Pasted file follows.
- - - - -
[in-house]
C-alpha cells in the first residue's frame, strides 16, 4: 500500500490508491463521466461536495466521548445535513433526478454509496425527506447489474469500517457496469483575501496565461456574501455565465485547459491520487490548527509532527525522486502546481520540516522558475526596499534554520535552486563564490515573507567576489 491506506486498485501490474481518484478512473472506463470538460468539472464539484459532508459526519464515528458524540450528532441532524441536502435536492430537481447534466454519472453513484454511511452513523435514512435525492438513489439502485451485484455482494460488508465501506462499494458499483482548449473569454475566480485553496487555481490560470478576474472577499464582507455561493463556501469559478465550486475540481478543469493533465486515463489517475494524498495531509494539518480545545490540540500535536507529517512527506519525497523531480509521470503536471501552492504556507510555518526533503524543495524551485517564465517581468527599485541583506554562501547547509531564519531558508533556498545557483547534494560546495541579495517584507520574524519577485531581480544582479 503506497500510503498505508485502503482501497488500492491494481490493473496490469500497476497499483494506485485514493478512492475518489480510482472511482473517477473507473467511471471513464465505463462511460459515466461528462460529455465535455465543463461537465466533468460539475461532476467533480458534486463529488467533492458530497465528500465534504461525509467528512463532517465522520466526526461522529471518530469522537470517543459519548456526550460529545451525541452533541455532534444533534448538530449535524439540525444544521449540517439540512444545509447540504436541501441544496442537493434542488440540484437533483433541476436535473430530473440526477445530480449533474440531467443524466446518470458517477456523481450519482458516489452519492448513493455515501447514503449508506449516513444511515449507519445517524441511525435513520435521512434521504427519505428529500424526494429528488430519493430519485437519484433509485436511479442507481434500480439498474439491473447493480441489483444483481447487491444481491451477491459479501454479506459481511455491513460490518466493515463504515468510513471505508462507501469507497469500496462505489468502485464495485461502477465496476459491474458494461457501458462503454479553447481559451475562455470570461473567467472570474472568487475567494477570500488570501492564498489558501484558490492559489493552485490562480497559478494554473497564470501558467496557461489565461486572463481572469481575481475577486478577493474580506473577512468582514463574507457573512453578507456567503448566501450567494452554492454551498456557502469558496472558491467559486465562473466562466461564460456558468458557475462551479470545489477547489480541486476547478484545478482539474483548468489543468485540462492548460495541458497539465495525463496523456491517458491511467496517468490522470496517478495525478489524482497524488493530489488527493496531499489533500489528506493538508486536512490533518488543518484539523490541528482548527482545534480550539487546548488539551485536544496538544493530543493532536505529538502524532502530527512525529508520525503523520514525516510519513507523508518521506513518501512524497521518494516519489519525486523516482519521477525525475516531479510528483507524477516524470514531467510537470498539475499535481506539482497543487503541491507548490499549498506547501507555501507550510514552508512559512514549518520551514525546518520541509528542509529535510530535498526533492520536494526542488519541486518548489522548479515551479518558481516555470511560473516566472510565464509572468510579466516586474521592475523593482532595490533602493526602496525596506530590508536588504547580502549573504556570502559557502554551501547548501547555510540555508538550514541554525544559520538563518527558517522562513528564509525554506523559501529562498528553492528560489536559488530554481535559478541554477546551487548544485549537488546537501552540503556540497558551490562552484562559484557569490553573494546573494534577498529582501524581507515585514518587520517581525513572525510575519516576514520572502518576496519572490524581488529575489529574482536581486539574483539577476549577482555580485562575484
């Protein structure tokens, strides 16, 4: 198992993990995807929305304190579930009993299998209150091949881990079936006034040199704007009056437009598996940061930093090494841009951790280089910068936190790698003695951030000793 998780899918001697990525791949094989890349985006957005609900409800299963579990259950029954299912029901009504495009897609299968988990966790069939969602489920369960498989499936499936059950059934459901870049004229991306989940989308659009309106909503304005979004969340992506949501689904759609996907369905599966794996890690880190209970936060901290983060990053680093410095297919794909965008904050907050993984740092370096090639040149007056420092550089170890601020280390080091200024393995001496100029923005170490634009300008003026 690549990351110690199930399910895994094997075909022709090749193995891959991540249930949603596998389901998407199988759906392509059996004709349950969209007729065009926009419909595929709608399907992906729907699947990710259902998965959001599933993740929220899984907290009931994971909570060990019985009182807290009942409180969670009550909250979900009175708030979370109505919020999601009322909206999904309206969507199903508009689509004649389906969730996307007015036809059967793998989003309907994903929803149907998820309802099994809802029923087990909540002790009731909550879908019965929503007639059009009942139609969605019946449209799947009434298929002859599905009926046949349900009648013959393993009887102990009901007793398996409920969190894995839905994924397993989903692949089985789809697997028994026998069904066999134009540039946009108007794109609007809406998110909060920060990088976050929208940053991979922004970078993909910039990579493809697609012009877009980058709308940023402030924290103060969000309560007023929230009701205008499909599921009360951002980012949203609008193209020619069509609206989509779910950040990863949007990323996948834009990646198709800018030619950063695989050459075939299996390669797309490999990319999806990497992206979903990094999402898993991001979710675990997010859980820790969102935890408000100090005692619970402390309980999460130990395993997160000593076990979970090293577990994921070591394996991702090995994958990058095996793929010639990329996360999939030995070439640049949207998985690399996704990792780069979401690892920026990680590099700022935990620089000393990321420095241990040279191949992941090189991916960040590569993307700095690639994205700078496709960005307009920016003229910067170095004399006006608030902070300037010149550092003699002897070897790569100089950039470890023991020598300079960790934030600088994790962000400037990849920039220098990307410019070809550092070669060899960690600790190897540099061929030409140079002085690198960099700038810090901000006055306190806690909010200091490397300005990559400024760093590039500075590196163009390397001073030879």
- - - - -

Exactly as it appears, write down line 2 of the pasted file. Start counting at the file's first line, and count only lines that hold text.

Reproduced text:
C-alpha cells in the first residue's frame, strides 16, 4: 500500500490508491463521466461536495466521548445535513433526478454509496425527506447489474469500517457496469483575501496565461456574501455565465485547459491520487490548527509532527525522486502546481520540516522558475526596499534554520535552486563564490515573507567576489 491506506486498485501490474481518484478512473472506463470538460468539472464539484459532508459526519464515528458524540450528532441532524441536502435536492430537481447534466454519472453513484454511511452513523435514512435525492438513489439502485451485484455482494460488508465501506462499494458499483482548449473569454475566480485553496487555481490560470478576474472577499464582507455561493463556501469559478465550486475540481478543469493533465486515463489517475494524498495531509494539518480545545490540540500535536507529517512527506519525497523531480509521470503536471501552492504556507510555518526533503524543495524551485517564465517581468527599485541583506554562501547547509531564519531558508533556498545557483547534494560546495541579495517584507520574524519577485531581480544582479 503506497500510503498505508485502503482501497488500492491494481490493473496490469500497476497499483494506485485514493478512492475518489480510482472511482473517477473507473467511471471513464465505463462511460459515466461528462460529455465535455465543463461537465466533468460539475461532476467533480458534486463529488467533492458530497465528500465534504461525509467528512463532517465522520466526526461522529471518530469522537470517543459519548456526550460529545451525541452533541455532534444533534448538530449535524439540525444544521449540517439540512444545509447540504436541501441544496442537493434542488440540484437533483433541476436535473430530473440526477445530480449533474440531467443524466446518470458517477456523481450519482458516489452519492448513493455515501447514503449508506449516513444511515449507519445517524441511525435513520435521512434521504427519505428529500424526494429528488430519493430519485437519484433509485436511479442507481434500480439498474439491473447493480441489483444483481447487491444481491451477491459479501454479506459481511455491513460490518466493515463504515468510513471505508462507501469507497469500496462505489468502485464495485461502477465496476459491474458494461457501458462503454479553447481559451475562455470570461473567467472570474472568487475567494477570500488570501492564498489558501484558490492559489493552485490562480497559478494554473497564470501558467496557461489565461486572463481572469481575481475577486478577493474580506473577512468582514463574507457573512453578507456567503448566501450567494452554492454551498456557502469558496472558491467559486465562473466562466461564460456558468458557475462551479470545489477547489480541486476547478484545478482539474483548468489543468485540462492548460495541458497539465495525463496523456491517458491511467496517468490522470496517478495525478489524482497524488493530489488527493496531499489533500489528506493538508486536512490533518488543518484539523490541528482548527482545534480550539487546548488539551485536544496538544493530543493532536505529538502524532502530527512525529508520525503523520514525516510519513507523508518521506513518501512524497521518494516519489519525486523516482519521477525525475516531479510528483507524477516524470514531467510537470498539475499535481506539482497543487503541491507548490499549498506547501507555501507550510514552508512559512514549518520551514525546518520541509528542509529535510530535498526533492520536494526542488519541486518548489522548479515551479518558481516555470511560473516566472510565464509572468510579466516586474521592475523593482532595490533602493526602496525596506530590508536588504547580502549573504556570502559557502554551501547548501547555510540555508538550514541554525544559520538563518527558517522562513528564509525554506523559501529562498528553492528560489536559488530554481535559478541554477546551487548544485549537488546537501552540503556540497558551490562552484562559484557569490553573494546573494534577498529582501524581507515585514518587520517581525513572525510575519516576514520572502518576496519572490524581488529575489529574482536581486539574483539577476549577482555580485562575484